– user49089
    Commented Nov 4, 2022 at 6:55
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I agree with David Siegel's excellent answer with the caveat that very few people with a gripe about a particular user are able to pull off that level of civility! In practice it seems that "calling out" an individual in a public forum is per se so aggressive that civility on both sides is almost impossible.

In general I would recommend using flags and relying on moderators to address it. Dealing with those sorts of complaints is a significant amount of what moderators do. Moderators provide a buffer of objectivity, have tools to contact users discretely, and can apply suspensions when warranted.

(If the user in question is a moderator then it's not inappropriate to raise your issue here on Meta, but only because moderators have a particular and elevated level of accountability to the community.)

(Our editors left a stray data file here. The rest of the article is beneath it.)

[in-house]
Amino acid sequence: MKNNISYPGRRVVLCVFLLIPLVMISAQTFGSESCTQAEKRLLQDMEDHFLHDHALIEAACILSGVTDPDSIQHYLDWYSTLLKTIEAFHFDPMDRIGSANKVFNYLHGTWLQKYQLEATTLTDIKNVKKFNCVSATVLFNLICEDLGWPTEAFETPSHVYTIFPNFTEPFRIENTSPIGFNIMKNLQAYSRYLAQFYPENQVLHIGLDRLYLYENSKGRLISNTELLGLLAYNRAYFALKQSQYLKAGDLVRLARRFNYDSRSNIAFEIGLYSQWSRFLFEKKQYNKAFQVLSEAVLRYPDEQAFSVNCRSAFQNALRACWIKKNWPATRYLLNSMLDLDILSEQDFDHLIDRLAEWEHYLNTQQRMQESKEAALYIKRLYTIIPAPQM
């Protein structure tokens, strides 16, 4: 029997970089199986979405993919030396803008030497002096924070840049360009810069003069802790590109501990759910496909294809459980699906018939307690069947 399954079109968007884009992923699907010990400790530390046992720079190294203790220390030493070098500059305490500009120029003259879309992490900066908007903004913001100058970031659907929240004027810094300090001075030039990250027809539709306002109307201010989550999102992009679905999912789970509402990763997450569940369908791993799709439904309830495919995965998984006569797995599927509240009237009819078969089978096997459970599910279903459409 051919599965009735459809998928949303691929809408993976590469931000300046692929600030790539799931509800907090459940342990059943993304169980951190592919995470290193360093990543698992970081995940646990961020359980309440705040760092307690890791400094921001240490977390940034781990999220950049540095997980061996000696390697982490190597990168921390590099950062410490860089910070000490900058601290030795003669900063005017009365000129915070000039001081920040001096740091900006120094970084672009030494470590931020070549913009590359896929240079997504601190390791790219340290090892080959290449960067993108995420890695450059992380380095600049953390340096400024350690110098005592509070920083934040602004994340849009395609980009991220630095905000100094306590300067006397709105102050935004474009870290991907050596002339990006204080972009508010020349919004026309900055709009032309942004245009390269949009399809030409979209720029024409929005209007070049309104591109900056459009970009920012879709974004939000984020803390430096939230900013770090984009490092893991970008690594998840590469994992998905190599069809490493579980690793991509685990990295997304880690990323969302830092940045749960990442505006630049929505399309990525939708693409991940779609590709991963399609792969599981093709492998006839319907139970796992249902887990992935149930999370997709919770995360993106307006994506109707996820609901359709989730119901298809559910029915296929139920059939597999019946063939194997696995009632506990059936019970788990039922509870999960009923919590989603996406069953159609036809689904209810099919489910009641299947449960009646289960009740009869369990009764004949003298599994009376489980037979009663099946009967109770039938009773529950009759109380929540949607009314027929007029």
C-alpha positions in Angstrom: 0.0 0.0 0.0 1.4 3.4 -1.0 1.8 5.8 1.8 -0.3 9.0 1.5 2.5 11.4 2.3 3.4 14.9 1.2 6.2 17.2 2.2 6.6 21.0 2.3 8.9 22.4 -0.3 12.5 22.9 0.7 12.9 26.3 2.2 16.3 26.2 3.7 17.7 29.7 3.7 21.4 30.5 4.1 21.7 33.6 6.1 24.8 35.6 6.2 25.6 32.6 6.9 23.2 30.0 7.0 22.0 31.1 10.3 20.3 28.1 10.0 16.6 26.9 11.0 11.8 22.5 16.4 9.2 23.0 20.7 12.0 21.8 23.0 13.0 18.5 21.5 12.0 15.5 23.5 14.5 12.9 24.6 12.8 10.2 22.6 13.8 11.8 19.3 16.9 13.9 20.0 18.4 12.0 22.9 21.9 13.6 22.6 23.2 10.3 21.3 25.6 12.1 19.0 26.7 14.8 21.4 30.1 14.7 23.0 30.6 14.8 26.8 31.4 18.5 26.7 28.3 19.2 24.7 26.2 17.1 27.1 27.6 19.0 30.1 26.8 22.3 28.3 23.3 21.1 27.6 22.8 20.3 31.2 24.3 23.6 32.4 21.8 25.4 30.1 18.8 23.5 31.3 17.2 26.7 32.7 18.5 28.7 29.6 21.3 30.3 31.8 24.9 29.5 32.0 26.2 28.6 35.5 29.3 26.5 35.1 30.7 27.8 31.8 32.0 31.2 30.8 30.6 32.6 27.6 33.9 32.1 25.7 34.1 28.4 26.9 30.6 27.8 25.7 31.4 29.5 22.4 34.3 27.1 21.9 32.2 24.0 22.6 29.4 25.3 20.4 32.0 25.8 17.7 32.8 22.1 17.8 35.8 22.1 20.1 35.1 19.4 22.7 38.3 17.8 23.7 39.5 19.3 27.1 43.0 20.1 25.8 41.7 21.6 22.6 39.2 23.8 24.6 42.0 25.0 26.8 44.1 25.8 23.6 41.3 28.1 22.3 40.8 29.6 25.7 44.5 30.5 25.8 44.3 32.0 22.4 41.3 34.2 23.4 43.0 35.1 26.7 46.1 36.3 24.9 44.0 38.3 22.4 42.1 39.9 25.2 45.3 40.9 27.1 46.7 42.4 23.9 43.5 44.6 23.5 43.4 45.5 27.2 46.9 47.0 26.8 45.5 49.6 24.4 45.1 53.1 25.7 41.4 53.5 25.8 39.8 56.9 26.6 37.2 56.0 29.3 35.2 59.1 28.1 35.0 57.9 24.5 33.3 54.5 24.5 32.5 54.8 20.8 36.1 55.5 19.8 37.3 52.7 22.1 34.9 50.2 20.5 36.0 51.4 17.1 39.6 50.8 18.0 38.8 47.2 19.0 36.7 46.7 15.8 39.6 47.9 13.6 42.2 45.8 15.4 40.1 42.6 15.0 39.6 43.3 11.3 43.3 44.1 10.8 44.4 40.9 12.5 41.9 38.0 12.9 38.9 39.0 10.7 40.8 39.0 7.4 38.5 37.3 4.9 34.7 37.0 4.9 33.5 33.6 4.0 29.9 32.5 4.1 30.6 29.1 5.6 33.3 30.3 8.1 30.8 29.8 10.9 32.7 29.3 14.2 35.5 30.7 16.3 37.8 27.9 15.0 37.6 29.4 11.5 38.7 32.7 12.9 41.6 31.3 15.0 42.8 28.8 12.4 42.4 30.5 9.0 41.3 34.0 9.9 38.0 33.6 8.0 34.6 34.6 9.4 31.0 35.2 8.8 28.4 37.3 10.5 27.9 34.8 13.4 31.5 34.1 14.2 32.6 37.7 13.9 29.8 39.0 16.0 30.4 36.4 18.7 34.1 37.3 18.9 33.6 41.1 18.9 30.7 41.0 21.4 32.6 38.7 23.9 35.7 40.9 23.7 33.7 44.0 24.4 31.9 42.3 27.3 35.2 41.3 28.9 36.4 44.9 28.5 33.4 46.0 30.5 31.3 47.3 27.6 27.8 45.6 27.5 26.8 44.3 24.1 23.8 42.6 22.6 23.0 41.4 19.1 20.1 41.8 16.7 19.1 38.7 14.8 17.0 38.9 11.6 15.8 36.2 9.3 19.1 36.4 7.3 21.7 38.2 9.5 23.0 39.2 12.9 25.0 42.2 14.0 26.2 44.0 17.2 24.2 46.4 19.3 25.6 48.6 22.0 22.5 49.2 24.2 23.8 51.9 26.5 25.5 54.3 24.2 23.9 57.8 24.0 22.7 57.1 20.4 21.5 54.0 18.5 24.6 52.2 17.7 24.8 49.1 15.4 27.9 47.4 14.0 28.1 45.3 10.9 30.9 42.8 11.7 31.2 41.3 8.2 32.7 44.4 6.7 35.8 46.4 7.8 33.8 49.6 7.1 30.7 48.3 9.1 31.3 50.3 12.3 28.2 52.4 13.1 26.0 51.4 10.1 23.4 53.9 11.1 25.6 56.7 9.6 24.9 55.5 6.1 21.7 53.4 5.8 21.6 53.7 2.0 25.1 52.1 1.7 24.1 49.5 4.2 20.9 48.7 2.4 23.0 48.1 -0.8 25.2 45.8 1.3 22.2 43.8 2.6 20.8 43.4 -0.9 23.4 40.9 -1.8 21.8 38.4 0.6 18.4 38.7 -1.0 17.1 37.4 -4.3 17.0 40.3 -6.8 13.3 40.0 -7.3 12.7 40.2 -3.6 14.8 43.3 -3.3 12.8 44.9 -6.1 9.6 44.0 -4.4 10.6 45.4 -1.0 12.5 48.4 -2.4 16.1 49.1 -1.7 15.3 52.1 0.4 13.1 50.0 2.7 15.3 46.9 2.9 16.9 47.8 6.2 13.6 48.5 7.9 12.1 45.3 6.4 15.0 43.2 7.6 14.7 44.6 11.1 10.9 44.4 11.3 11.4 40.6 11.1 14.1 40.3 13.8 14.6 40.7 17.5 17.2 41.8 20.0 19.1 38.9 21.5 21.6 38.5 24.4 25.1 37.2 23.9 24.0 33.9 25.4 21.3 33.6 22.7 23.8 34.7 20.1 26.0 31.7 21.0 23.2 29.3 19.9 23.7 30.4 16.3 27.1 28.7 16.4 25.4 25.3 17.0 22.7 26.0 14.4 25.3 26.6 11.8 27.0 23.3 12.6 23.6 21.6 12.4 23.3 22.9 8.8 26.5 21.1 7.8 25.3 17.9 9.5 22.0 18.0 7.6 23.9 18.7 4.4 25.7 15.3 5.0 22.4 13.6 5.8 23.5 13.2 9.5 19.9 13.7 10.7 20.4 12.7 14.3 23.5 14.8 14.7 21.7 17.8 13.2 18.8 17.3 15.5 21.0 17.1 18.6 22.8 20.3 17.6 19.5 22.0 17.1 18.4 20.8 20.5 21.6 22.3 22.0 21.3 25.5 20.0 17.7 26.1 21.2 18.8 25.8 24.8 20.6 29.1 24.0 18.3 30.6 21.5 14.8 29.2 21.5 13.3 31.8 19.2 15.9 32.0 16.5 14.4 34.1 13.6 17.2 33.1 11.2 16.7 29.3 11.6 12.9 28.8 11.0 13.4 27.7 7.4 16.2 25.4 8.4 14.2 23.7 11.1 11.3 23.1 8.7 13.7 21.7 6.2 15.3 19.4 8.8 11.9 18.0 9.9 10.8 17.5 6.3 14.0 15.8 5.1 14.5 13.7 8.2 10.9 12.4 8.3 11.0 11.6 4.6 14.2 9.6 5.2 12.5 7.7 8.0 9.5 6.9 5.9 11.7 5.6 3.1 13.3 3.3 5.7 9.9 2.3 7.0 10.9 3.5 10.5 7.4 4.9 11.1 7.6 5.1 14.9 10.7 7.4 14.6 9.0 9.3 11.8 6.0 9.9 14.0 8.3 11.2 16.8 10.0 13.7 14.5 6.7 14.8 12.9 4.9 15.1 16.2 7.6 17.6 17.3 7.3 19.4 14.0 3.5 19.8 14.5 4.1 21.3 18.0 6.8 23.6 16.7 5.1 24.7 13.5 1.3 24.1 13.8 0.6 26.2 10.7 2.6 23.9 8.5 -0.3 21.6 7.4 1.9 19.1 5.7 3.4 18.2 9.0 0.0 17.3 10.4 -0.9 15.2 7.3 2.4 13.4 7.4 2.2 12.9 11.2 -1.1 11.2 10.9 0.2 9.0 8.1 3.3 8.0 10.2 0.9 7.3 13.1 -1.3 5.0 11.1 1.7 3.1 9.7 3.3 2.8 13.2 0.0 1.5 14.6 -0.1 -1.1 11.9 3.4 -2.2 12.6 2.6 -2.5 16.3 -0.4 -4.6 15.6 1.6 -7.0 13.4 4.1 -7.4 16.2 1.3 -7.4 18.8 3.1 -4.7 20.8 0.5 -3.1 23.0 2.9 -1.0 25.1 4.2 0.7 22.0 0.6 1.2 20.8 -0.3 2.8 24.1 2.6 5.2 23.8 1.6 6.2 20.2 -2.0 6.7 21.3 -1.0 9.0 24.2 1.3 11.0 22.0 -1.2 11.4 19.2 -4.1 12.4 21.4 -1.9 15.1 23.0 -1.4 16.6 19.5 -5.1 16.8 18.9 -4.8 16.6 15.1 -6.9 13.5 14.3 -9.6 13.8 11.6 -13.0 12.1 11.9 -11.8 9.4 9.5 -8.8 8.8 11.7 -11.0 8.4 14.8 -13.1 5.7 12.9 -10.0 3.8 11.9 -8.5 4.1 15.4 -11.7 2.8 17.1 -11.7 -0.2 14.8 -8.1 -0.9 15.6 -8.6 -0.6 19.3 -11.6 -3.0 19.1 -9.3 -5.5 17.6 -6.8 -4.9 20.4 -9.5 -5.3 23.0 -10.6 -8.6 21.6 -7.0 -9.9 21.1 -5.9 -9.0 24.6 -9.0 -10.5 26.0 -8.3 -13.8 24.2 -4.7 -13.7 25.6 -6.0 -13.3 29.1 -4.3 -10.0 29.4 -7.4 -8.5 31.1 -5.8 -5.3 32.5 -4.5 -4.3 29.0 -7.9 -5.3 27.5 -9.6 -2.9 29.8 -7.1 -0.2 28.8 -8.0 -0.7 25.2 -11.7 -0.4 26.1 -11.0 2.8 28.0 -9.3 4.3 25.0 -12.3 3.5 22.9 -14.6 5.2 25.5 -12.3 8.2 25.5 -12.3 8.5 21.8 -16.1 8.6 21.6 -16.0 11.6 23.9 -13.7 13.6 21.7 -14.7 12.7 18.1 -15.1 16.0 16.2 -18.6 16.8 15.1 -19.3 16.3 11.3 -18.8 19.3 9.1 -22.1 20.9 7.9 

You can try to engage the user in a chat room – but still abiding the guidelines enumerated by David Siegel. If you can't summon the user in chat you can ping a moderator into the Sidebar and we can create a room for it, "superping" users who may not otherwise be in chat, and keep the room private when appropriate.

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Apply Hanlon's Razor

Never attribute to malice that which is adequately explained by stupidity.

And be mindful that the "stupidity" may be on the side of the reader and not the writer of the hurtful behaviour.